But the commission — which counts the governments of Laos, Thailand, Vietnam and Cambodia as its members — can only disseminate news if someone informs it. One rights group in Nong Khai was told that the Thai department of irrigation is the body in charge of notifying villagers about the dam’s flow, but government officials denied that.
The Thai electrical authority, which is buying Xayaburi’s power, and the dam operator, which is backed by Thai investment, have pointed fingers at each other. Neither answered questions about the dam’s operations.
“The Mekong had dried up and still no information has been provided until today,” said Chainarong Setthachua, a lecturer at Mahasarakham University in northeastern Thailand, who has been studying the Mekong for 25 years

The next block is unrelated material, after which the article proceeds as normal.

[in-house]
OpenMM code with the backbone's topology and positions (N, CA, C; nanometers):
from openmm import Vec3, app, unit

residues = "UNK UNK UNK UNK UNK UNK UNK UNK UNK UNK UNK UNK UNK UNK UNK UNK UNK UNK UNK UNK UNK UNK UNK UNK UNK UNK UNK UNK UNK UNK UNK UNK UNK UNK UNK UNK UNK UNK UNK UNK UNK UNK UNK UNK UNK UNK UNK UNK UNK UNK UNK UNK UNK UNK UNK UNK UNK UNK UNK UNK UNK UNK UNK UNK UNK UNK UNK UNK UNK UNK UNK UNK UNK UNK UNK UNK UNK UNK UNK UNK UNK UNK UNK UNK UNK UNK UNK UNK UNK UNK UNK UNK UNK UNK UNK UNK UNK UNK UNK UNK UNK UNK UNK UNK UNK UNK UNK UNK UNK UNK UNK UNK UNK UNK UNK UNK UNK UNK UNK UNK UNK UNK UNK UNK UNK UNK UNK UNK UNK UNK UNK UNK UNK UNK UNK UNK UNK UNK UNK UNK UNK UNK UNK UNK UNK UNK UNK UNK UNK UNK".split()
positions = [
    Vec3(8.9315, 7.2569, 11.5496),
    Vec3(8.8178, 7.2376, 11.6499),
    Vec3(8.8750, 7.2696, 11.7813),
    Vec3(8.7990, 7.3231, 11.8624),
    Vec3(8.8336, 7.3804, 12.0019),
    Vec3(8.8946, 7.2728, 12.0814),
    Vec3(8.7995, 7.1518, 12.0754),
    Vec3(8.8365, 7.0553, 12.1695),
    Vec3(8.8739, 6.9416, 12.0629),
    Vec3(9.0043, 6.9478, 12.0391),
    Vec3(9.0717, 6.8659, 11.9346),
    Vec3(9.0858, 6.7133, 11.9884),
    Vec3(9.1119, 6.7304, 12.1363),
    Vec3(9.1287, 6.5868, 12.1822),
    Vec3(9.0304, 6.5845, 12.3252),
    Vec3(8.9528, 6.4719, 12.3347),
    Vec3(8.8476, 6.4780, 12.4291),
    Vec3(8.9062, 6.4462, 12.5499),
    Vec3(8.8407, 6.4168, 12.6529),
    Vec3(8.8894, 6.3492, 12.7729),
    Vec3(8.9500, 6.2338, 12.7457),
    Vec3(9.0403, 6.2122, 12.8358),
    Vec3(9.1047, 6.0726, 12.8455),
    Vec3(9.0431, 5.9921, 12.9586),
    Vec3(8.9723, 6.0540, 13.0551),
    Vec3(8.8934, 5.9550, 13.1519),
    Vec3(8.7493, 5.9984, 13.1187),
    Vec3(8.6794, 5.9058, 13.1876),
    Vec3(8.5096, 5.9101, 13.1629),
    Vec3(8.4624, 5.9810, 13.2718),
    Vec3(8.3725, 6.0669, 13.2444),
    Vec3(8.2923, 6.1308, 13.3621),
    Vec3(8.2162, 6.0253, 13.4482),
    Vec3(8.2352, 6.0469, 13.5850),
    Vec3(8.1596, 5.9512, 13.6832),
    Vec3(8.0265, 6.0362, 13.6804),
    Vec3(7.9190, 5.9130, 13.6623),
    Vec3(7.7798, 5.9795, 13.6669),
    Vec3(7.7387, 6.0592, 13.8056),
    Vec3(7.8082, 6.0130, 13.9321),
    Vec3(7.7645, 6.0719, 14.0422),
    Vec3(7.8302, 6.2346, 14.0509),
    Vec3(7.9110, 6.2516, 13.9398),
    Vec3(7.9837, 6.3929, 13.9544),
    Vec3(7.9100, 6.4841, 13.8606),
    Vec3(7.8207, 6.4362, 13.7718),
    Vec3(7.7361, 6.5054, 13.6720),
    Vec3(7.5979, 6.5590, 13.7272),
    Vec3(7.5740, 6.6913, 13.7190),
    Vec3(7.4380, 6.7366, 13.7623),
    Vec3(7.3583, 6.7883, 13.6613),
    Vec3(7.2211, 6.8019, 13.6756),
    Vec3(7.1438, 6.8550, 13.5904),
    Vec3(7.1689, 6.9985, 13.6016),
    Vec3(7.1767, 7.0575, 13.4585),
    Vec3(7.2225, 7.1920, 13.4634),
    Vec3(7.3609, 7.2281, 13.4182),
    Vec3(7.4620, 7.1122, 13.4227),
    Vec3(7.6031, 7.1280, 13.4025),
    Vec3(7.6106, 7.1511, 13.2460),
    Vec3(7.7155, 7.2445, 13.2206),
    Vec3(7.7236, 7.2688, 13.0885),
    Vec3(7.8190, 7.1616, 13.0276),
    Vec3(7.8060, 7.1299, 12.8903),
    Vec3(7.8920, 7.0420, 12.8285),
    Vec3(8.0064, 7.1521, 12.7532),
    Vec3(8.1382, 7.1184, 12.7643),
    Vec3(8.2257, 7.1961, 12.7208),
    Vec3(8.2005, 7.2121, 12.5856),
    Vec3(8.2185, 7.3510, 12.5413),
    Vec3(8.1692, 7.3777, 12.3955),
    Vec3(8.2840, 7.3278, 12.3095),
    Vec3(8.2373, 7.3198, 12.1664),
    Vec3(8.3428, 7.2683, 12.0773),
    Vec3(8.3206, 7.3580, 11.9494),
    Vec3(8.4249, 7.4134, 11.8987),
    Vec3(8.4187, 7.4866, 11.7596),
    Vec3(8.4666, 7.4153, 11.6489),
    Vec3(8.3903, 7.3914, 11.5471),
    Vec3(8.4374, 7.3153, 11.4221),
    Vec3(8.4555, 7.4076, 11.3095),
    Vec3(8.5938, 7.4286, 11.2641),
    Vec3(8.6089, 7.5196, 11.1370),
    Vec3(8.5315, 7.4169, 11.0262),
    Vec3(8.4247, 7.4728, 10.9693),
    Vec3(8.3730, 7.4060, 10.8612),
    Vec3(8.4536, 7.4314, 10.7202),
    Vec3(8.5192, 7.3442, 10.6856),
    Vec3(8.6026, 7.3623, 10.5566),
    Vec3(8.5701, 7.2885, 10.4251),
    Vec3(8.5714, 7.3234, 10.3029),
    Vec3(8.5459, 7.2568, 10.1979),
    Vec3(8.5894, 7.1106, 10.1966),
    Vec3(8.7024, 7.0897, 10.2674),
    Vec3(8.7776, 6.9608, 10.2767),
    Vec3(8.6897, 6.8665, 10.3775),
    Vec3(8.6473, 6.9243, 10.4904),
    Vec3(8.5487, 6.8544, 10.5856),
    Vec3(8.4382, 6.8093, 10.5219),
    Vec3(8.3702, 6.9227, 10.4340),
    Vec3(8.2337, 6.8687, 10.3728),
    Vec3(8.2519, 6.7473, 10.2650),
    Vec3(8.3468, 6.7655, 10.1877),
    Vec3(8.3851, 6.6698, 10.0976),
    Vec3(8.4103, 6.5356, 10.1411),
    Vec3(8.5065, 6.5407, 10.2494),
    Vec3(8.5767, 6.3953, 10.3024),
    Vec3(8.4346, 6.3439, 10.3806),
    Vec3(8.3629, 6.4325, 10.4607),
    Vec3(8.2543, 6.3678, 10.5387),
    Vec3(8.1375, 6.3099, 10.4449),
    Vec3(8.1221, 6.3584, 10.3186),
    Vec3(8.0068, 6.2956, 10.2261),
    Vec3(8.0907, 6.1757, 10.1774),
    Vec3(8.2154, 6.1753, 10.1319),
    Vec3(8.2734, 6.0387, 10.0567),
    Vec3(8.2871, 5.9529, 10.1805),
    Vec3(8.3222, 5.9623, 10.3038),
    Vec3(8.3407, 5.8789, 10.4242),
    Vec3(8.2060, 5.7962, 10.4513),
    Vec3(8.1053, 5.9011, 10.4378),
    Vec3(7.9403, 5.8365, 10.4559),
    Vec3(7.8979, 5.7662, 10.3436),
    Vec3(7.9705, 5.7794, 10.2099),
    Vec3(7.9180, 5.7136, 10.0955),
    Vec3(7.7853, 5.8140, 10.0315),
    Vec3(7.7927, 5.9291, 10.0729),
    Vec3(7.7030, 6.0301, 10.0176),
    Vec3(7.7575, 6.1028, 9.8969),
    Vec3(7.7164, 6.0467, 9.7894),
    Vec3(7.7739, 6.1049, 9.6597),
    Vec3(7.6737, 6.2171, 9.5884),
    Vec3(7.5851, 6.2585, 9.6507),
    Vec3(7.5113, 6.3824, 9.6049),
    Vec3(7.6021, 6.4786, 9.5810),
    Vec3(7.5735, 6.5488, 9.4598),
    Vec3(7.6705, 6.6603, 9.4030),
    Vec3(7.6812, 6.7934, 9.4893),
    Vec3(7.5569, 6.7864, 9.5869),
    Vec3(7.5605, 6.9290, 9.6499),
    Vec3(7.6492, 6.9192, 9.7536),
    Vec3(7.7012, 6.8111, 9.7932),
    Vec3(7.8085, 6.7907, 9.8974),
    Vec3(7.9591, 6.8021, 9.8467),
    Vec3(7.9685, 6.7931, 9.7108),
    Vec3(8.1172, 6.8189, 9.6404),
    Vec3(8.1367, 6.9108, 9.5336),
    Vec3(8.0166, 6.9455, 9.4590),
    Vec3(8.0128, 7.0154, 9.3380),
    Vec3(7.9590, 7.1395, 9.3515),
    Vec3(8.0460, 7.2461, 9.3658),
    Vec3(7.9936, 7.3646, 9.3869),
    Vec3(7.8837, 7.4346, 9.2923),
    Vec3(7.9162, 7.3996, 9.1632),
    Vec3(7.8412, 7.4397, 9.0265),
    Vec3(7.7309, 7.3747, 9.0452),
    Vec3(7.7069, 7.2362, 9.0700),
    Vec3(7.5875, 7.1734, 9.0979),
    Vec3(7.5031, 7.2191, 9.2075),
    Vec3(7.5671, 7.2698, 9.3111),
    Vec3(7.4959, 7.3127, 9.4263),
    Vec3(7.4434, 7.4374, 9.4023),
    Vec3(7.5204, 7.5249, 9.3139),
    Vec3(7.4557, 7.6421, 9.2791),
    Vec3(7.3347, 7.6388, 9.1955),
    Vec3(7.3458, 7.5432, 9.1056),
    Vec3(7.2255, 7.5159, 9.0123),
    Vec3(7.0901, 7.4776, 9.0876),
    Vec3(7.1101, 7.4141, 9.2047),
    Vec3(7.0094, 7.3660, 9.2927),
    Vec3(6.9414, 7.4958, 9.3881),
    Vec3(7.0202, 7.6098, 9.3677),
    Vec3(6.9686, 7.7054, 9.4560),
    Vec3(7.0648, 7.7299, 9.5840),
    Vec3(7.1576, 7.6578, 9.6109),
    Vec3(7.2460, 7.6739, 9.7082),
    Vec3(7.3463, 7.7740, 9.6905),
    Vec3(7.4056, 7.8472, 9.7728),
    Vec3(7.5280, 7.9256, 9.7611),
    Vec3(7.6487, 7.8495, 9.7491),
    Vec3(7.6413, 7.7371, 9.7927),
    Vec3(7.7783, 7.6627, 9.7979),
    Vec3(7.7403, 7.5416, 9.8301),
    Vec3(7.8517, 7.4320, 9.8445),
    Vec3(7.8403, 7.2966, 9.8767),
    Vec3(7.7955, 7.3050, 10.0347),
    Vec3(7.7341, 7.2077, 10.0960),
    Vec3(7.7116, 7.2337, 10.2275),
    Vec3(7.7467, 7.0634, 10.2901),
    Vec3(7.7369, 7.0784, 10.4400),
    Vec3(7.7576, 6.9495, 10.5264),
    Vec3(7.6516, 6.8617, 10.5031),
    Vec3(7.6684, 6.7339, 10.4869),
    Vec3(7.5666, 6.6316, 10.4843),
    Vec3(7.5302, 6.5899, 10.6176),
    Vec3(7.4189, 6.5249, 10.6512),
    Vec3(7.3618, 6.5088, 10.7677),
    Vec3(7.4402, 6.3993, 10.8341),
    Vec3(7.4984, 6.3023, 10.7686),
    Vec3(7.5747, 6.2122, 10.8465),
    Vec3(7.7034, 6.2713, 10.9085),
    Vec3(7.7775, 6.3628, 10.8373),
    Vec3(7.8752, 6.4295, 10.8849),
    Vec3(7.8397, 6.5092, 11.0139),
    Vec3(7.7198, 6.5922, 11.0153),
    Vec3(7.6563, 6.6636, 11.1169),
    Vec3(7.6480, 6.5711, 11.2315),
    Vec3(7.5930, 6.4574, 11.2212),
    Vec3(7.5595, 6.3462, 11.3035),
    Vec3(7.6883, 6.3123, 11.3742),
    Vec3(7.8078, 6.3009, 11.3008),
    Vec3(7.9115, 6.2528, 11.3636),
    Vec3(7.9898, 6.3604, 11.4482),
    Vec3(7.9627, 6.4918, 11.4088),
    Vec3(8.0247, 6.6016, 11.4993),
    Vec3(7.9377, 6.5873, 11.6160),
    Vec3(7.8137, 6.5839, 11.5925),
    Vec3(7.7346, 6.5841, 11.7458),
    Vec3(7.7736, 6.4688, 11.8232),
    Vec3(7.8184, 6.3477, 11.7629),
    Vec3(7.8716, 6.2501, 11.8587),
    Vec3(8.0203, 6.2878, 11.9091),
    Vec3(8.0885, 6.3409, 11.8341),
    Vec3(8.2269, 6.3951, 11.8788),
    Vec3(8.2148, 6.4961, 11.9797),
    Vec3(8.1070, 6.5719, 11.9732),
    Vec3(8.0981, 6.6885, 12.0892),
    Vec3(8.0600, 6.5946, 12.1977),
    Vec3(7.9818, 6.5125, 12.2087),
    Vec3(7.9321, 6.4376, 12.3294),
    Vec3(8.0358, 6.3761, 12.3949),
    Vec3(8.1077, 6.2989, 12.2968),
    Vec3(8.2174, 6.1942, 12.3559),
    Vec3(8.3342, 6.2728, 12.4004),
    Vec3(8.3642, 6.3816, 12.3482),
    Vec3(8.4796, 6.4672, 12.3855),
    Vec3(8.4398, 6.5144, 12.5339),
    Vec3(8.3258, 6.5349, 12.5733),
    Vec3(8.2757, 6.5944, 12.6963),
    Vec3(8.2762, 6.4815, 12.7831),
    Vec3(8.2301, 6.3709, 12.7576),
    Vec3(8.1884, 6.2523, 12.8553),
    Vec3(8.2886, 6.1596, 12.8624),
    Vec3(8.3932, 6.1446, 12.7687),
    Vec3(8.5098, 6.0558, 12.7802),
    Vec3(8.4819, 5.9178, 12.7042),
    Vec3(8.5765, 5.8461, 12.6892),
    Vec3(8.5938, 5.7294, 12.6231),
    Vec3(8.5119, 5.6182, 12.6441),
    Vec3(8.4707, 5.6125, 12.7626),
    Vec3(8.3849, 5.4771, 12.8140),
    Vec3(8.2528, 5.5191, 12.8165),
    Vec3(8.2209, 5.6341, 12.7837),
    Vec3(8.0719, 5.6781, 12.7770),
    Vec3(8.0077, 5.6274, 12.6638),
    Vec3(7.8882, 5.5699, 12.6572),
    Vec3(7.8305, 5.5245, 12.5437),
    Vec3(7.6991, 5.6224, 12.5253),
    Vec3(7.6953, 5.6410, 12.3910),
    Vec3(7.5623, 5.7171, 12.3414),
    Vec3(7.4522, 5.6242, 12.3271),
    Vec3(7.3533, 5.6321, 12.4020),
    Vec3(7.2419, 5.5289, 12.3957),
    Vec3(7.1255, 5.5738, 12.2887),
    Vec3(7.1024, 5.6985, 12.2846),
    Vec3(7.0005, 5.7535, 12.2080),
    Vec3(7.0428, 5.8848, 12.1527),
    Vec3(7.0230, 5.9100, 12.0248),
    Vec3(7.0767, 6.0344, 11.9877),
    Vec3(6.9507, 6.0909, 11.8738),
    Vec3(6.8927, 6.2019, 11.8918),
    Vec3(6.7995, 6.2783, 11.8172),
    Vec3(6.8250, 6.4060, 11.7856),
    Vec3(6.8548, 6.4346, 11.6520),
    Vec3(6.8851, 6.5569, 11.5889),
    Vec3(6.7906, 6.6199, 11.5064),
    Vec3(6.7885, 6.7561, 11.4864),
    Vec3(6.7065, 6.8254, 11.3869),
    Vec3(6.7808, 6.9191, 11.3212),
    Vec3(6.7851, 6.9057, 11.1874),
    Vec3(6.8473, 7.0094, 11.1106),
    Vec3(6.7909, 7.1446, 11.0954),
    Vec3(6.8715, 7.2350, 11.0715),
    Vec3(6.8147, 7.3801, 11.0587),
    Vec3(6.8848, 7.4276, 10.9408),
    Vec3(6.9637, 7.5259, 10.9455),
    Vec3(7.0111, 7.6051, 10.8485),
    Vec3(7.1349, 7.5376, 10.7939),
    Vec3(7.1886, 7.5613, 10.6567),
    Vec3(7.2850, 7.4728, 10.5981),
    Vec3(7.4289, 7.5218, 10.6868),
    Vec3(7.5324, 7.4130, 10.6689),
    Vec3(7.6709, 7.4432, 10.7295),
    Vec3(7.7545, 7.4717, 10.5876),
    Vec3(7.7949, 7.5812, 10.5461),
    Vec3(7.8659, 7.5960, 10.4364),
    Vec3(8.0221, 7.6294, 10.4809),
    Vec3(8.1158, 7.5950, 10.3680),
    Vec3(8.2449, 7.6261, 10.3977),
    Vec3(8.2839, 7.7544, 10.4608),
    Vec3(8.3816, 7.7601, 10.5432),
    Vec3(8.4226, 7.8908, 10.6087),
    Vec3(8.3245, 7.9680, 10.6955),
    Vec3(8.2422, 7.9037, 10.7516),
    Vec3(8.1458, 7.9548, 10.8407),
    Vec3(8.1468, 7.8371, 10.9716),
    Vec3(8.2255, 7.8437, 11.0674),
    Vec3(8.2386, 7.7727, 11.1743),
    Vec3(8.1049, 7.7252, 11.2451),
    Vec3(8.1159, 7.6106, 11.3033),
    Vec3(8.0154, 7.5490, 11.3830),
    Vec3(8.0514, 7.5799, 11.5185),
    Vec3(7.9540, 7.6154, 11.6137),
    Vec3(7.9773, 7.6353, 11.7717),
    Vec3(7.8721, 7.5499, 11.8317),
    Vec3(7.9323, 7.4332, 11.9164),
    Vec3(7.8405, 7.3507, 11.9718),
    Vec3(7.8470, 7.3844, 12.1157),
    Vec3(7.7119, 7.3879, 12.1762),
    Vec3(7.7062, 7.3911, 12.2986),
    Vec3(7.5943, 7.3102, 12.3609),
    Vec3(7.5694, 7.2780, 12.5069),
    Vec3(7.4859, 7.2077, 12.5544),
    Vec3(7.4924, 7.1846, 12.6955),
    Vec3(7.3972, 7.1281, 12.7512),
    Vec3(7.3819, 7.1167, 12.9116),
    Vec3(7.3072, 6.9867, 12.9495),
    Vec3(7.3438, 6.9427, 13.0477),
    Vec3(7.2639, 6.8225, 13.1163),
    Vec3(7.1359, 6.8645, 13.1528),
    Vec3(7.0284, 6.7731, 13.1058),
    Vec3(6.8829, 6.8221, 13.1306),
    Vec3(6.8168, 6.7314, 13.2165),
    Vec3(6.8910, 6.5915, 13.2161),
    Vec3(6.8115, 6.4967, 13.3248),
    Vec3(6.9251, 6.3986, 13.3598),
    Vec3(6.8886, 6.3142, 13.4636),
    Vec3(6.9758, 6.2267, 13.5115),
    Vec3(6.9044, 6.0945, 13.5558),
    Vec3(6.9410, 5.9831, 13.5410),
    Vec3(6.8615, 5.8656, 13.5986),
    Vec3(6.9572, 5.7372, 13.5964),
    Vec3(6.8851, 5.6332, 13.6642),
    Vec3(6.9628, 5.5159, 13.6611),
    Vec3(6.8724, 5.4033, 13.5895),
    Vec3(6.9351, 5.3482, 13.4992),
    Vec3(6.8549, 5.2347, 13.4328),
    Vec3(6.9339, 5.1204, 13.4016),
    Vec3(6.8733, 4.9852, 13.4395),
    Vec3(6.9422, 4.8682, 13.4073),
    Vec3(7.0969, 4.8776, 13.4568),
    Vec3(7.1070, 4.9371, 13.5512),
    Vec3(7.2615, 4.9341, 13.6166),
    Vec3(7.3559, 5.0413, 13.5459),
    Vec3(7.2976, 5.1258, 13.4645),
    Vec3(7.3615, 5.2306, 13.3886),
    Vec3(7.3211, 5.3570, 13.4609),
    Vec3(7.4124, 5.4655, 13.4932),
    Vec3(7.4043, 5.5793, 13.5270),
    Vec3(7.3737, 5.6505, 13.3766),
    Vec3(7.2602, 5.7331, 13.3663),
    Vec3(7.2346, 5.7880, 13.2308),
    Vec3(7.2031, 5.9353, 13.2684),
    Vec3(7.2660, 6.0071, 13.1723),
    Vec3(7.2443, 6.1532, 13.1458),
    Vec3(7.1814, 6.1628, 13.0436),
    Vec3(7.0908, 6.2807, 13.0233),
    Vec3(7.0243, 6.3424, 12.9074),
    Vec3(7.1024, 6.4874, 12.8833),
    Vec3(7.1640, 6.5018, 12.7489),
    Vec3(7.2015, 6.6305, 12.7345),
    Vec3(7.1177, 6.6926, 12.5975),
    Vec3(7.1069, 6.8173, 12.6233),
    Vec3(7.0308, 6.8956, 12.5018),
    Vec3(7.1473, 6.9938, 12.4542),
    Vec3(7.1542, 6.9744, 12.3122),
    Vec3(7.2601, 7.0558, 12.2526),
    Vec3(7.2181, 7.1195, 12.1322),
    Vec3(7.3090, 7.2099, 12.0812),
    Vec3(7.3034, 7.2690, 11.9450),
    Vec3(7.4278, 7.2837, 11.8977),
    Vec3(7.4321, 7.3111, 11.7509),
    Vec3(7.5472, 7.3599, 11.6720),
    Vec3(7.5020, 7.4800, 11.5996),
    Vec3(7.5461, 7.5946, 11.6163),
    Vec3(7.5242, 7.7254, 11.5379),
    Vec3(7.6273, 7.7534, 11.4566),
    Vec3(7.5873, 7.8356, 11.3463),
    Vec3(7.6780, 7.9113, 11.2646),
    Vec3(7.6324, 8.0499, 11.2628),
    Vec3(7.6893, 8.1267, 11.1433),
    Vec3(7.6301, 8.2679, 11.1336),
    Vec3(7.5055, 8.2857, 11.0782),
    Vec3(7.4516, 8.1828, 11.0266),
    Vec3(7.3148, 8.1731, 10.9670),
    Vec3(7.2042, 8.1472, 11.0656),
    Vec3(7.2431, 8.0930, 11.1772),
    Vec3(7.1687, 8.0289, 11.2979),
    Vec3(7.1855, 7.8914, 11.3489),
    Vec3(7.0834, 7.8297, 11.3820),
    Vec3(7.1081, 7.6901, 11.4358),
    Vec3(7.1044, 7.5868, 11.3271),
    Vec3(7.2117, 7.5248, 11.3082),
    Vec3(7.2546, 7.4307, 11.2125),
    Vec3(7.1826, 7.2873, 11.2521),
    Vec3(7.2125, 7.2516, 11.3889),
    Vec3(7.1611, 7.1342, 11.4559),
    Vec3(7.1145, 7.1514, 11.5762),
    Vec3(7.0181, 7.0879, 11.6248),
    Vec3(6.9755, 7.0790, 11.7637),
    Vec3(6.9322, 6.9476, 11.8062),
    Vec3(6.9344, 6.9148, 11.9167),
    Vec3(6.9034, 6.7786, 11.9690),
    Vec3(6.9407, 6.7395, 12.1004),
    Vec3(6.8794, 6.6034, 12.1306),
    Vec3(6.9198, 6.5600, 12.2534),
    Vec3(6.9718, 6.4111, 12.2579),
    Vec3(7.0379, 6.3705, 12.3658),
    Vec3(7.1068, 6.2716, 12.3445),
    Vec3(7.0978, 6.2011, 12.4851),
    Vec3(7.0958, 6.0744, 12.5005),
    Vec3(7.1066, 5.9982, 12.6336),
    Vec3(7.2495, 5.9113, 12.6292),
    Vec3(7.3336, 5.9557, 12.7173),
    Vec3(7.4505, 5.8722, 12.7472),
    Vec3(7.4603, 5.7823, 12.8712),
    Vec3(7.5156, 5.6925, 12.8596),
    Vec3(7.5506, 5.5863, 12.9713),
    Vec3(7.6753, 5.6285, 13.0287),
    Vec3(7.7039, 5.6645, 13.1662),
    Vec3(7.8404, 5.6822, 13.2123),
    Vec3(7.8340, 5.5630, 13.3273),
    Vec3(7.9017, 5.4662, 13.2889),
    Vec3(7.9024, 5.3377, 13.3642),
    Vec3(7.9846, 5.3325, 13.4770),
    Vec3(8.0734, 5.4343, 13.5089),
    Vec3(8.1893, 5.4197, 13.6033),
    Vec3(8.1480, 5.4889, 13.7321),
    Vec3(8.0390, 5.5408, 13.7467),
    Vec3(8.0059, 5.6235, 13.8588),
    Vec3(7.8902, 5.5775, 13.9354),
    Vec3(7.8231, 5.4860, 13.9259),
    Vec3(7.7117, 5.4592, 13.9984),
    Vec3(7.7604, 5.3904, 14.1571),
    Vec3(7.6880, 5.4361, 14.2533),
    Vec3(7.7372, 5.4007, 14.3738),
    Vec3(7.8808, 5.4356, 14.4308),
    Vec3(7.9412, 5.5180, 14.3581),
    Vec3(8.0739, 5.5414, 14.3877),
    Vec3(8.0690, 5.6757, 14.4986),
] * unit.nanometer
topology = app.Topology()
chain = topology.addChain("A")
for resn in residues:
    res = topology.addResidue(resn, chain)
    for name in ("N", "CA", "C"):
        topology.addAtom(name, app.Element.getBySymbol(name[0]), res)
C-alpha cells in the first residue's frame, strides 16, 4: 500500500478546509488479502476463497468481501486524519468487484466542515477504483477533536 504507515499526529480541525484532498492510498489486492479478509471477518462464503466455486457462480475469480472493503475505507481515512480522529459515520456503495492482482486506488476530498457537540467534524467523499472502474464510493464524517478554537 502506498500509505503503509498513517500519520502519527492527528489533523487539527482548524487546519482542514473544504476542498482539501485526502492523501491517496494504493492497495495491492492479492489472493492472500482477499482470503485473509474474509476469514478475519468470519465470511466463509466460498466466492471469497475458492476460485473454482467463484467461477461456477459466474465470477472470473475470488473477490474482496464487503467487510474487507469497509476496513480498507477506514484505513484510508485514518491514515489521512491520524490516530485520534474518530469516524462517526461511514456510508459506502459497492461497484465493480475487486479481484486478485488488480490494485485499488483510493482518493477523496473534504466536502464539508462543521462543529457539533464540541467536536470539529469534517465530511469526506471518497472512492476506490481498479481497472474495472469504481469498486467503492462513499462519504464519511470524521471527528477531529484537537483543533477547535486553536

Mr. Eyler, the author, said the silence is probably intentional. “It’s likely that this lack of communication is purposely designed,” he said.
With the Mekong’s nutrients diminished and water flows unpredictable, farmers have increased their use of chemical fertilizers and pesticides, which are costly and harmful when used in excess, agricultural groups said.
Mr. Buorot said he used to reserve chemicals for the tobacco that he sells but now must douse even the vegetables his family eats.
“I’m worried about our health, but it’s the only way to get things to grow,” he said.
Last year, a Thai sand mining company approached officials in Ban Nam Phrai, Mr. Buorot’s village, asking for permission to scoop out the riverbed. Sand from the Mekong, used for land reclamation and as an ingredient for concrete and asphalt, has helped build Asian metropolises, from Singapore to Ho Chi Minh City, further eroding the river’s ecosystem.